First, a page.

BETWEEN Jan 25 and 29, notable shareholding changes in companies listed on Bursa Malaysia included those at Asdion Bhd, which is involved in software development and ICT-related activities.
In a Jan 25 stock exchange filing, Asdion announced that its independent director Hazimi Kassim had ceased to be a substantial shareholder after he sold one million shares on the open market on Jan 21. However, he continues to have indirect interest in the ACE Market-listed company as his sister, Nor Haslina Kassim, holds a 3.85% stake or 4.93 million shares. Hazimi was appointed an independent director in March last year.
Asdion is currently trying to settle its debts. On Jan 11, the loss-making company proposed to settle debts amounting to RM4.09 million through the issuance of 62.88 million irredeemable convertible preference shares at 6.5 sen each. It entered into settlement agreements with its three creditors, namely Million Saint Credit Sdn Bhd, Asas Merdeka Sdn Bhd and Nexgram Holdings Bhd.
Asdion had total trade and other payables of about RM8.7 million as at Jan 8, which will be reduced to about RM4.7 million after the debt settlements, on a proforma basis. The company posted a net loss of RM4.68 million for the financial year ended Sept 30, 2020.
Over at CN Asia Corp Bhd, Woo Kim Seong ceased to be a substantial shareholder after he disposed of three million shares on Jan 26. Interestingly, he had emerged as a shareholder only three weeks earlier.
Woo bought the three million shares, representing a 5.46% stake, on Jan 5. The counter, which had been on an upward trend since last December, closed at RM2.35 that day. At the time, there was much speculation as to who this new shareholder was.
Two days after Woo’s entry, on Jan 7, CN Asia announced a planned venture into digital banking for women. Its current business is the manufacturing of skid tanks.
Investors did not appear to take the news well. CN Asia’s share price, which had quadrupled to an all-time high of RM2.37 on Jan 7 from just 59 sen on Dec 1, 2020, has since spiralled down. It closed at RM1.30 on Feb 2.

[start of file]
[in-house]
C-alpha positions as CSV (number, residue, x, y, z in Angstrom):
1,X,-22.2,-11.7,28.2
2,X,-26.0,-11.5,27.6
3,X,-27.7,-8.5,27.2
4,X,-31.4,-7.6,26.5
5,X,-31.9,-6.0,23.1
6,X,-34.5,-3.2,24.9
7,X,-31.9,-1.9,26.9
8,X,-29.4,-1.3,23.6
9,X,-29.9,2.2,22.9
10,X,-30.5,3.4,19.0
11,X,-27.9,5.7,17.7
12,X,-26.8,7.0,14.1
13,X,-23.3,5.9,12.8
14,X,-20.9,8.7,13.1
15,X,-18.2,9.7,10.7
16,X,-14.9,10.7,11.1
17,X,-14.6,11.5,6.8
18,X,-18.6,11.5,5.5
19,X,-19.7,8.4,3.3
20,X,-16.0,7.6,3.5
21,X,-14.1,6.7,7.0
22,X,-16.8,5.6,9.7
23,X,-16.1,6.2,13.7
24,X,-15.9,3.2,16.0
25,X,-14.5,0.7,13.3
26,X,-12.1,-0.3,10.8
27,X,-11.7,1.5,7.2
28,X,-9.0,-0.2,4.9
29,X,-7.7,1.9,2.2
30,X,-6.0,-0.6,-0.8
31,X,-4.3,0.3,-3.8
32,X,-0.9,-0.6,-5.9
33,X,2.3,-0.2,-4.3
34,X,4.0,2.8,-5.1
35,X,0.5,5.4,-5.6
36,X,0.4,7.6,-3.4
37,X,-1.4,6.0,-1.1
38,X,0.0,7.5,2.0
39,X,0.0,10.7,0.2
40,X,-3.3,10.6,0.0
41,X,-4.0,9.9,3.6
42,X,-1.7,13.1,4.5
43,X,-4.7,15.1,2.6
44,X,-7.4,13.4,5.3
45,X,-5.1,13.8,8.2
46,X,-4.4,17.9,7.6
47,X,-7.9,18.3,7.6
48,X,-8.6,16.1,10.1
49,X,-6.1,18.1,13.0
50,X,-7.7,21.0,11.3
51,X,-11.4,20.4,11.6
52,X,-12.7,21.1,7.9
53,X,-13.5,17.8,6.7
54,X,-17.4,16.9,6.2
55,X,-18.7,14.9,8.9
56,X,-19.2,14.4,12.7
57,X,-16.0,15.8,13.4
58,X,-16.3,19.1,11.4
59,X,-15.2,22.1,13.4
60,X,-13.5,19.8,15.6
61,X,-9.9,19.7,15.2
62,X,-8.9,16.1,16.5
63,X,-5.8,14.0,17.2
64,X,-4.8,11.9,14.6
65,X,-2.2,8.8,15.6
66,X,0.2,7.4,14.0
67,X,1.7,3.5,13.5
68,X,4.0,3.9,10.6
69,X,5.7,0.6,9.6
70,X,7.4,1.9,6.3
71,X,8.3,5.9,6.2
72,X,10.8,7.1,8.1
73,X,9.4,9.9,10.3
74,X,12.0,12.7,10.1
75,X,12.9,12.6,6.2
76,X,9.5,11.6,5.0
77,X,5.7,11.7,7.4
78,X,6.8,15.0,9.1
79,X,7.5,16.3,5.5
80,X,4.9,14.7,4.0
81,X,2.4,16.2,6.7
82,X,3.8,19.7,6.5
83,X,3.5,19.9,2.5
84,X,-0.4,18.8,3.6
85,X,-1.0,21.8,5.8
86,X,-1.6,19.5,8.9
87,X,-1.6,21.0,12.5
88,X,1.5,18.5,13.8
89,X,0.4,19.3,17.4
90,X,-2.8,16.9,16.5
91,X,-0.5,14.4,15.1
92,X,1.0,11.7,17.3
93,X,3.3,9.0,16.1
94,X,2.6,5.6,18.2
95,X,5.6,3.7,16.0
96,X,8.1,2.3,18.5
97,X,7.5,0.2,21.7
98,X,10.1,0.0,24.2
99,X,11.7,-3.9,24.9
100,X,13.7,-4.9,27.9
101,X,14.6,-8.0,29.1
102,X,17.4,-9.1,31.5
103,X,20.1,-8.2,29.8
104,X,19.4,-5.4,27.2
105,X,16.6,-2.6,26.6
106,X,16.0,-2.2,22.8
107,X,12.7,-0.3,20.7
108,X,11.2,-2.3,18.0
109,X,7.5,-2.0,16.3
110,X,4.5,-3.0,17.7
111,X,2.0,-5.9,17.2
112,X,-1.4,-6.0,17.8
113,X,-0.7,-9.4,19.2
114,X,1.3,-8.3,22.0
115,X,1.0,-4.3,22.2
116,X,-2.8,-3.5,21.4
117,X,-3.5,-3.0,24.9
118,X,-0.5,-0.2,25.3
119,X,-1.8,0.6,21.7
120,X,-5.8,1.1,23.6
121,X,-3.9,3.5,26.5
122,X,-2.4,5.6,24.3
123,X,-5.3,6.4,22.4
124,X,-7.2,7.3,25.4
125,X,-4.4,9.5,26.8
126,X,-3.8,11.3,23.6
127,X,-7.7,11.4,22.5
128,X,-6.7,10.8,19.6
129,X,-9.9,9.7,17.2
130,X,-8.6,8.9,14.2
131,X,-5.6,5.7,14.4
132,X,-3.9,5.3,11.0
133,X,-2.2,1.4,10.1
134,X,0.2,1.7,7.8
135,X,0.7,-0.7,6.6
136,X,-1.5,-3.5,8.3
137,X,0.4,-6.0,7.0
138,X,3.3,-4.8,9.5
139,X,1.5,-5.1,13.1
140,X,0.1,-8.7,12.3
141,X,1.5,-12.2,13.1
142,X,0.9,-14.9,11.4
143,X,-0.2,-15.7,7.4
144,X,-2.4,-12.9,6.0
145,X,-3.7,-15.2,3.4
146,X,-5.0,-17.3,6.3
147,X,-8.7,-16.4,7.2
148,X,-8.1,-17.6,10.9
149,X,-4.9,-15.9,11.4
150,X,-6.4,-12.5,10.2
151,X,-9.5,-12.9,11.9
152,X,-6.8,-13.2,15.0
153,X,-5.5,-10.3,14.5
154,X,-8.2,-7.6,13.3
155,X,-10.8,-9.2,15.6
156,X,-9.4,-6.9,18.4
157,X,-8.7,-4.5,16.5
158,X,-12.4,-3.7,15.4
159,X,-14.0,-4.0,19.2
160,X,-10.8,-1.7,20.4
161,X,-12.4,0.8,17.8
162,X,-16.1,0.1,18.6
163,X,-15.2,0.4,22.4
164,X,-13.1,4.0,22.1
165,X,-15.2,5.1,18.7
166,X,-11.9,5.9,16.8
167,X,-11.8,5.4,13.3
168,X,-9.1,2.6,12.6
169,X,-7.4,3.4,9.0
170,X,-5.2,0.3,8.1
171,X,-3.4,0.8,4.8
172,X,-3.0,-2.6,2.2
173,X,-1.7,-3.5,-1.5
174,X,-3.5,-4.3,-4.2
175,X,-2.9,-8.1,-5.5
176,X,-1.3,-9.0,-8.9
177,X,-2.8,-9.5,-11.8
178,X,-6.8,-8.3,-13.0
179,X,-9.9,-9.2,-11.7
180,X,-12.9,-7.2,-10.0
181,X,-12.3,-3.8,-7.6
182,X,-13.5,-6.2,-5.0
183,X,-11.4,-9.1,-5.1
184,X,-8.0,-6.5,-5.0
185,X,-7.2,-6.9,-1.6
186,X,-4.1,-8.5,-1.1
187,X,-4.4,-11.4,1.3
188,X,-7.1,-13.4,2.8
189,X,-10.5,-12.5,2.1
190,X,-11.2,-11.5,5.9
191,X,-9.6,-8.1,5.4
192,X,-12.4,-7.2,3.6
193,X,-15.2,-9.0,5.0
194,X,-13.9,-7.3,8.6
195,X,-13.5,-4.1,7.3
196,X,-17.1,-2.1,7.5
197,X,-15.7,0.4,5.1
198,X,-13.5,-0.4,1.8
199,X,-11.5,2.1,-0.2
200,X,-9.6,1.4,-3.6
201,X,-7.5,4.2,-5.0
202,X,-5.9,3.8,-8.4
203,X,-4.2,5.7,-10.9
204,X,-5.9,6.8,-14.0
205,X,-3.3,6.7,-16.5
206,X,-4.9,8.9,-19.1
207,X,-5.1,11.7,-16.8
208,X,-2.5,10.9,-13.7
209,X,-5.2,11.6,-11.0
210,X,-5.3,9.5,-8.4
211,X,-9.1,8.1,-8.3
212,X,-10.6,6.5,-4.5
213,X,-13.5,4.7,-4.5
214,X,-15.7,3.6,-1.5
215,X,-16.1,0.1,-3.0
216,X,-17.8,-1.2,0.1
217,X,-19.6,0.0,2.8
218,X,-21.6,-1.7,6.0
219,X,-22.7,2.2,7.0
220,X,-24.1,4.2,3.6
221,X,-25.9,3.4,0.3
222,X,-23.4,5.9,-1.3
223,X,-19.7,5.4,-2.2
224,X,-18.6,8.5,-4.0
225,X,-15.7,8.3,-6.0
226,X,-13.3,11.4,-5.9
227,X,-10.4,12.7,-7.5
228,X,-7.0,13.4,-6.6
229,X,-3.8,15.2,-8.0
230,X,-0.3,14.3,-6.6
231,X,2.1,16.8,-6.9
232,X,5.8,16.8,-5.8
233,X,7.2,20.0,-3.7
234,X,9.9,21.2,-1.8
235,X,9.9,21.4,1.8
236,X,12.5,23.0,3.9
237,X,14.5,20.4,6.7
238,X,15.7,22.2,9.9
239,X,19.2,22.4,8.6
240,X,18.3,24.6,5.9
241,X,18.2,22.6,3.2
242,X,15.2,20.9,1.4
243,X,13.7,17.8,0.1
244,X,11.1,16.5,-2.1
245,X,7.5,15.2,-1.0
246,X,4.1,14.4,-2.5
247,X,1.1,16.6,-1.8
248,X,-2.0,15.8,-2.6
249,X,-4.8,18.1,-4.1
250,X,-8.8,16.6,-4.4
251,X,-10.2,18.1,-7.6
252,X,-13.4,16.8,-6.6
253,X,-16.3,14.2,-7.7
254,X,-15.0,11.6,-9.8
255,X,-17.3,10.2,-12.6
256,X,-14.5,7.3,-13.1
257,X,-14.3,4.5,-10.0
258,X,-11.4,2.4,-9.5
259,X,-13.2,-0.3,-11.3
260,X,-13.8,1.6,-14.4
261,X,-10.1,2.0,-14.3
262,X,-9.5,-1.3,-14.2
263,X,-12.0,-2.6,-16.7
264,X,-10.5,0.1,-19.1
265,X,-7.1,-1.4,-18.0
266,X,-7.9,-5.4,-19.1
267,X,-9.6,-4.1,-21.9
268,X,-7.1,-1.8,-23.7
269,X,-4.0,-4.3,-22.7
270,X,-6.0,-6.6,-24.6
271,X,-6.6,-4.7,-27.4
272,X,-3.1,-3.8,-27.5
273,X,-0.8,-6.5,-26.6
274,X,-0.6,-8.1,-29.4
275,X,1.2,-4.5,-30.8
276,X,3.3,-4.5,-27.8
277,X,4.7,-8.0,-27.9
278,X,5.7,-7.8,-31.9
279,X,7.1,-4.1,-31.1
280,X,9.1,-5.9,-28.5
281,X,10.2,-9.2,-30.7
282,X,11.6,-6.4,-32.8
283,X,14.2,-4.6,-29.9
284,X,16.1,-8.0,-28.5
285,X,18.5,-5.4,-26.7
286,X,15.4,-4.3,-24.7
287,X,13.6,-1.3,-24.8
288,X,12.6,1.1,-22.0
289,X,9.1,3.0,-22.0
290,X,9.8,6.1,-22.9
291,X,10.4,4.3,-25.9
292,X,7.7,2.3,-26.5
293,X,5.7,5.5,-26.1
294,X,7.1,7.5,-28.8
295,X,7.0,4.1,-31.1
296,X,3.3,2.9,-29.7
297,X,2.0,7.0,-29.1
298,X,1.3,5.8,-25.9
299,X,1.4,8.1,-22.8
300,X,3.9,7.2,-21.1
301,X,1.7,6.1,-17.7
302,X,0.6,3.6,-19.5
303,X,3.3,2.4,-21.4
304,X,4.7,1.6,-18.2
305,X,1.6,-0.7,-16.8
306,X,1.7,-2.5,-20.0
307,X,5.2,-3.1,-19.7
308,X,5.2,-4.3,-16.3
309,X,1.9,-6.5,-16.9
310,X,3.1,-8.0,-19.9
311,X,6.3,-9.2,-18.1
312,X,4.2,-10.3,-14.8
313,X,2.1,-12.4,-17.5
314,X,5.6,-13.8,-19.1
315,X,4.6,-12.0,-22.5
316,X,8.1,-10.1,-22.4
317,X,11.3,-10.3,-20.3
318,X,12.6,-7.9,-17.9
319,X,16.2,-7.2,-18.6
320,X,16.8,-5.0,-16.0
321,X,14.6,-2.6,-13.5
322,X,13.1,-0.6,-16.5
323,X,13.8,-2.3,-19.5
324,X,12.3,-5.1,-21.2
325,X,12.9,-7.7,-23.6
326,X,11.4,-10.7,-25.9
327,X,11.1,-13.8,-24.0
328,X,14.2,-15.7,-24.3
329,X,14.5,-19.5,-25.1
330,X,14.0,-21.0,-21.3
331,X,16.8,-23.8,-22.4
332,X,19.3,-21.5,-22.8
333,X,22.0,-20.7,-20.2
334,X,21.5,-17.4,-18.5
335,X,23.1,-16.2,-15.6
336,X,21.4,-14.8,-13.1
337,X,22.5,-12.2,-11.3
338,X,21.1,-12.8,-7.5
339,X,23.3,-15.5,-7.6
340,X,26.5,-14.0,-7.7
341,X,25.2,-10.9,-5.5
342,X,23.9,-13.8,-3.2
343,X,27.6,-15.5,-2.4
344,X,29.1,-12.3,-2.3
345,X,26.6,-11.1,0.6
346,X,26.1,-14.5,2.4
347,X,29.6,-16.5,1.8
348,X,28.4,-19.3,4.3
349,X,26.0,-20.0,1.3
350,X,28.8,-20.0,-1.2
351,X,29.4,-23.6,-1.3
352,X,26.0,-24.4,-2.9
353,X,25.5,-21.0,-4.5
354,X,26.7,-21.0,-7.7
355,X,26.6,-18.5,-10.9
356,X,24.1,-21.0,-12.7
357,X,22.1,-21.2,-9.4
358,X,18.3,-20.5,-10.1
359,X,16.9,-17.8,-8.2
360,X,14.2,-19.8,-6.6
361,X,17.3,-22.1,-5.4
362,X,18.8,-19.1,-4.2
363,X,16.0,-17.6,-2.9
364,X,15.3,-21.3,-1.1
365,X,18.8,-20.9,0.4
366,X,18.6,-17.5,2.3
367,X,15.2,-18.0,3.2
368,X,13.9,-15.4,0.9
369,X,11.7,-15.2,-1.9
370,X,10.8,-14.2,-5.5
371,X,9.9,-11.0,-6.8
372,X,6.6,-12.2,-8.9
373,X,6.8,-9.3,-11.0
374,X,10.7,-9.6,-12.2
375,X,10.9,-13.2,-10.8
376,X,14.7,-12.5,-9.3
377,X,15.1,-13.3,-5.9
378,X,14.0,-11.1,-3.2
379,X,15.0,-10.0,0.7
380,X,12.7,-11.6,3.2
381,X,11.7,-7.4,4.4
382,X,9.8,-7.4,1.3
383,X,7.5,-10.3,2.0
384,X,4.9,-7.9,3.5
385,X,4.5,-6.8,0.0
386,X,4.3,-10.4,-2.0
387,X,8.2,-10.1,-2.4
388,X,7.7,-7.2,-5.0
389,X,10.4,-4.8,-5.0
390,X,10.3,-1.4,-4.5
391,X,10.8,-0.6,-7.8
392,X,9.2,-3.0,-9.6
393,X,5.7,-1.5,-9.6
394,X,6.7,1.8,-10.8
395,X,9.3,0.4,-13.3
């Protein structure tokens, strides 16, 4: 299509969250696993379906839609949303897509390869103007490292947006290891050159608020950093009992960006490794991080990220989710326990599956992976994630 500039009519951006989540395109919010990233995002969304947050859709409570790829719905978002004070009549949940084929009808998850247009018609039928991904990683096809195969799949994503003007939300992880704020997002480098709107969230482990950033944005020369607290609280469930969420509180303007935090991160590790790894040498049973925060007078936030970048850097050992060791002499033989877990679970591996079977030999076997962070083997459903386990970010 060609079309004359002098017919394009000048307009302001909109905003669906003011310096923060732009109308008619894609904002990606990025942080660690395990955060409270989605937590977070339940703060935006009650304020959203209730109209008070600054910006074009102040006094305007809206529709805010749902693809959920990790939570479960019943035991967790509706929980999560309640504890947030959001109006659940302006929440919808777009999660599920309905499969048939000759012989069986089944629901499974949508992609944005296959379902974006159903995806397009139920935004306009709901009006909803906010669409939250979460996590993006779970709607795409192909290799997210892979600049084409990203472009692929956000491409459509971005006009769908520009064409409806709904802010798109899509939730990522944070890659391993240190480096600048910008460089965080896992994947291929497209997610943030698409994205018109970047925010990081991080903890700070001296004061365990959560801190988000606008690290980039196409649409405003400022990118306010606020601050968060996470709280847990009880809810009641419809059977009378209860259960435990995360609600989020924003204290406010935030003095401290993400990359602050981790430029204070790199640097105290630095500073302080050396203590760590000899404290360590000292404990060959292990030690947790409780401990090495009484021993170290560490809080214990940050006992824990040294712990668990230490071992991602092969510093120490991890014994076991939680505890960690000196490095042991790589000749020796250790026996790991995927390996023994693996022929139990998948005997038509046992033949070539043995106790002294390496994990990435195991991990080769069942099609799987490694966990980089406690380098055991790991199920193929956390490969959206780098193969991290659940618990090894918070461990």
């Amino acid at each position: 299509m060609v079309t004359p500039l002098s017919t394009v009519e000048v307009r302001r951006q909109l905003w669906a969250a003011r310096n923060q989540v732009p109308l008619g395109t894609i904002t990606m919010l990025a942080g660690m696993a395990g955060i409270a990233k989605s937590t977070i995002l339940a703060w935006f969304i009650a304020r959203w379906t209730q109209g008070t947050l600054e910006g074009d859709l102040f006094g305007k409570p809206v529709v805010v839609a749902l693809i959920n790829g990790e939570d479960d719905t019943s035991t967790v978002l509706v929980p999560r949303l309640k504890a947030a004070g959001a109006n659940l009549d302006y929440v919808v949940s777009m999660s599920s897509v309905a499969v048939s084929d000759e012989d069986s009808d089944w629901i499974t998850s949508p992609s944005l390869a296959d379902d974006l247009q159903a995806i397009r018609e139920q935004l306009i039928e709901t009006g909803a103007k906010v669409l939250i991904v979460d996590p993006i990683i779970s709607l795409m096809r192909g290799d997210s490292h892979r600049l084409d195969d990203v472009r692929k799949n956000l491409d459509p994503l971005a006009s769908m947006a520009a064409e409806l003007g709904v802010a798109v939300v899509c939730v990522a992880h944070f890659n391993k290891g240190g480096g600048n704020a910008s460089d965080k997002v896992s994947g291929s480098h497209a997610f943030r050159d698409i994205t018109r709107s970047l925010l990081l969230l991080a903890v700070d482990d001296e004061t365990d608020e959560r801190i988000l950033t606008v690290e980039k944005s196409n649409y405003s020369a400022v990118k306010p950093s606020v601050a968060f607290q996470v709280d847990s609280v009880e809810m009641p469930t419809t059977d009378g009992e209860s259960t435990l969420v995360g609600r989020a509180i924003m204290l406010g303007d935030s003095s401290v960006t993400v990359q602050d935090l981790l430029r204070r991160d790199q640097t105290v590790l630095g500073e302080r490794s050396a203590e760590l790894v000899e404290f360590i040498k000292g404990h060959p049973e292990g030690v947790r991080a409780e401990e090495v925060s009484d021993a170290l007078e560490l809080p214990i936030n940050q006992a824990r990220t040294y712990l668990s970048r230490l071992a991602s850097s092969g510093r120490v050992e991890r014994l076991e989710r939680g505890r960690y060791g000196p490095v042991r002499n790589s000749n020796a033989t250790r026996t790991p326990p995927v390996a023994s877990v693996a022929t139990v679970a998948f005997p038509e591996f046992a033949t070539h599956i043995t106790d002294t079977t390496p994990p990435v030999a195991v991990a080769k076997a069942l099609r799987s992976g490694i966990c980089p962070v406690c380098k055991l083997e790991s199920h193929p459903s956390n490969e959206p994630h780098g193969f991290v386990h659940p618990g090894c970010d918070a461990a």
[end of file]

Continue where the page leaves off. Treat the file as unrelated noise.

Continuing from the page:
CN Asia registered a net loss of RM3.64 million for the first nine months of the financial year ended Dec 31, 2020, compared with a net profit of RM139,000 in the same period a year earlier.
Meanwhile, Jiankun International Bhd executive director Datuk Tan Choon Hwa, who was appointed last December, became a substantial shareholder after acquiring 6.2 million shares in an off-market trade on Jan 27 at an undisclosed price. He now holds 11.36 million shares or a 6.76% stake in the property developer that is venturing into nitrile rubber production.
K-Star Sports Ltd — which had seen its share price surge since early November last year after it inked an agreement with Kanger International Bhd to be its sales agent for Covid-19 vaccines to private clinics in Malaysia — has lost much of its steam since. During the period under review, the Main Market-listed footwear company’s share price slid sharply on strong volumes, closing at 21 sen on Jan 29, down 77.2% from its peak of 92 sen on Nov 10.
In a Bursa filing on Jan 27, K-Star said First United Technology Ltd had ceased to be a substantial shareholder after disposing of 11 million shares or about a 2.23% stake on the open market that day.
The share price fell further to 10.5 sen last Tuesday, giving the company a market capitalisation of RM51.8 million. Loss-making K-Star will soon transfer its listing status to a new company called Sinaran Advance Group Bhd via an internal reorganisation exercise.
Meanwhile, Paragon Union Bhd’s share price hit limit-up on Jan 25, having risen 30.9% to RM1.27, after AKK Capital Sdn Bhd emerged as its new controlling shareholder that day. AKK, owned by one Koon Hoi Chun, bought a 60.41% stake or 39.98 million shares from major shareholders in an off-market deal at an undisclosed price.
This led to an unconditional mandatory offer by AKK to buy the remaining shares in the carpet maker at 55 sen each, which values the company at about RM36.4 million.